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Saturday, April 13, 2019


My dear friend Barbara Gruener is my guest blogger today. This blog is WONDERFUL and POWERFUL because Barbara explains what mindfulness can mean to you and your students. She also has some meaningful activities and tools that can promote mindfulness in your classroom.

Though I’d been an educator for thirty-plus years at that point, it wasn’t until about three summers ago when I first sat in on a mindfulness growth session and truly experienced what I’ve now come to know as something I simply cannot live without, the practice of mindfulness. Simply put, mindfulness means being in the moment, fully present, mindfully aware, without judgment.

It’s also something I wish I’d done better when my own children were young.

I’m finding that mindfulness is called a practice because it takes lots of practice. Every. Single. Day. And just because I’ve been studying it, been creating ways to nurture it, been attending summits to research and learn everything I can about it doesn’t mean that I’m there yet. Quite the opposite, actually. The more I learn about this calming practice to keep me fully present, the more I find gaps that keep me wanting more.

More awakening. More practice. More calm.

Here now, five ways to help you and your students get more mindful when your minds start to get full.

Magical Breathing

There’s nothing easier in the practice of mindfulness than turning something automatic, like breathing, into something that you do with intention. Try variations of the deep breath, like box breathing. Popular with military personnel, this deep-breathing technique asks you to breathe in for four counts, pause and hold it for four counts, exhale for four counts, and pause again for four counts. Use your pointer finger to draw a square to make it more tangible. Or, for fun, try backward breathing. Exhale first, then inhale.

My students also enjoy something we call straw breathing.

For straw breathing, you’ll need a straw for each child and some hearts or other cut-out shapes spread out all over the floor. Ask students to deep breathe into the straw as they pick up one of the paper shapes. They will then pause their breath as they travel that shape from where they found it to a designated home basket, where they will deposit the shape by exhaling slowly and deeply. Students can race against one another to see how many straw breaths they can take as they pick up the hearts off of the floor and move them to their safe place.

Don’t stop there; try rainbow breathing, labyrinth breathing, five finger breathing, and shapes breathingfor more ways to engage your mindful learners in the practice of mindfulness to elevate energy and to center and calm.

Mindfulness Mantras

A mantra is a short phrase that we can repeat to help us focus and stay in the moment. It will also help center us and bring us back to mindful awareness of our real-time circumstances to help us unwrap the present. One of my favorite mantras is Be where your feet are.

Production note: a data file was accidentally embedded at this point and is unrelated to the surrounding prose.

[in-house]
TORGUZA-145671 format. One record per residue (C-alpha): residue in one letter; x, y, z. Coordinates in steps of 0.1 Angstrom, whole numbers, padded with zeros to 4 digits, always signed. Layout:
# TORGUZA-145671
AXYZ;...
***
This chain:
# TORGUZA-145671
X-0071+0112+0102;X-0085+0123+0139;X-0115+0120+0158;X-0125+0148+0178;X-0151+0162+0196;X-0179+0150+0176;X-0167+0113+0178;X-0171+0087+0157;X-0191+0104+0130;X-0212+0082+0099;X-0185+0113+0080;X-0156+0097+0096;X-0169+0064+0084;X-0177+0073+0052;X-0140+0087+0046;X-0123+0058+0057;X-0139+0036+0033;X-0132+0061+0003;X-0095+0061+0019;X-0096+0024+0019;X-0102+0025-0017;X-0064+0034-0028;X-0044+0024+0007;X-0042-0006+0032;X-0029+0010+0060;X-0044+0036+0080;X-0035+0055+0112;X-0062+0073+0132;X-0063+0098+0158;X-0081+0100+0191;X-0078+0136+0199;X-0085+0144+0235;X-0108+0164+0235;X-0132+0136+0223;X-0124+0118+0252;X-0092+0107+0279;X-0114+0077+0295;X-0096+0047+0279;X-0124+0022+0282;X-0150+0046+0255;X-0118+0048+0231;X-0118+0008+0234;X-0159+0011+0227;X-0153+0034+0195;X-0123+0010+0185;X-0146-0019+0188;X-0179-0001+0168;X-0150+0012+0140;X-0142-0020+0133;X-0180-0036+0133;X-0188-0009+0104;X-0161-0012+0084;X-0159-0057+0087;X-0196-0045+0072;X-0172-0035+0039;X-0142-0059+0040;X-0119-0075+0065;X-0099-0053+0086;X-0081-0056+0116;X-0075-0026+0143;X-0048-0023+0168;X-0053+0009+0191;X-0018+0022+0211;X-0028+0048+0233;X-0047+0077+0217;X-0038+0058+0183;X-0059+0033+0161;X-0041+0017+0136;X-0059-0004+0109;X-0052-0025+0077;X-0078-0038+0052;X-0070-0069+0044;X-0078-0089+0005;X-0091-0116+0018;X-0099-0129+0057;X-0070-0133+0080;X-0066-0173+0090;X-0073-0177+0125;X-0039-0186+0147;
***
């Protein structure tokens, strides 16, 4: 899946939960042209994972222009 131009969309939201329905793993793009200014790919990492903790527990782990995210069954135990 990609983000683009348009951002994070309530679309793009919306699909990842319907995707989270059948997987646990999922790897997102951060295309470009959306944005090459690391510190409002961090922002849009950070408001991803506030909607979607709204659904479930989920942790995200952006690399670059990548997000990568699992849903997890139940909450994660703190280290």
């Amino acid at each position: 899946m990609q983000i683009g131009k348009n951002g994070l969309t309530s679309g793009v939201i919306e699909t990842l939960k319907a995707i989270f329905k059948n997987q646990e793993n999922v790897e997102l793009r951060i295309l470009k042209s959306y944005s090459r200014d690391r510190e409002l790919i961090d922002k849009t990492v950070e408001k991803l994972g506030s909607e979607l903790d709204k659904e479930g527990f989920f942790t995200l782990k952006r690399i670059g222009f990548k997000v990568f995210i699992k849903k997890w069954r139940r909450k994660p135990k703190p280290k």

Try this: Adopt a four-word phrase like Peace begins with me; start by touching your pinky finger to your thumb, then move through the other fingers to make it a touchstone. Add some deep breathing to unwind and restore: Inhale courage, exhale worries. Make your mantras tangible and cross your midpoint by using your right-hand pointer and middle fingers to tap out your mantra as you ascend your left arm from your wrist to your elbow and back down again. Switch sides and repeat it a few more times.

Button Bowls
Tap into the senses with a collection of all of the spare buttons that you and your class can collect. Put assorted buttons into a bowl and listen while little fingers manipulate them; can you hear the rainforest? If not, what does it sound like to you? Look at the bright colors; how many can you see? Feel the different shapes, sizes, temperatures, and textures.

Which button reminds you of your mom? Your dad? Your grandparents? Your teacher? Do you have a favorite button? What draws you to that particular one? Spray the buttons with an essential oil for an added mindfulness treat.

Calming Containers 
Fill a water bottle with water and add ½ teaspoon of water beads. Watch them grow from small, dry, brittle beads to fully-hydrated, colorfully-squishy bouncy balls. Put a drop of food coloring into the water before sealing the bottle up tightly to give your younger learners a visual tool to use as they enjoy the visual benefits of watching the water gently rocking the beads back and forth.

If you’ve got older learners, consider adding a drop of an essential oil like lavender so students can unscrew the cap and inhale the fragrance to reduce stress and increase productivity.

Scent-sational Shakers
A common roadblock to scents is that diffusers have been banned from classrooms and/or schools out of sensitivity to students and staff with allergies. I get it; I, too, have an eye disease that prevents me from enjoying anything strongly scented or perfumed. A beautiful alternative is capturing those scents and decentralizing them so that they are available when needed without causing unwanted allergic reactions.


My favorite way to infuse scents is by soaking a cotton ball with the desired essential oil and putting it inside these shakers. Now my salt shaker smells of citrus and the pepper shaker holds, you guessed it, a peppermint scent.

Check out a few of our favorite mindfulness apps:


For more on the benefits of mindfulness, click {here}; for posts and other resources, visit my Mindfulness Pinterest page.

P.S.  Check out Barbara's book on character education.  This is exactly what is needed in each home and classroom right now!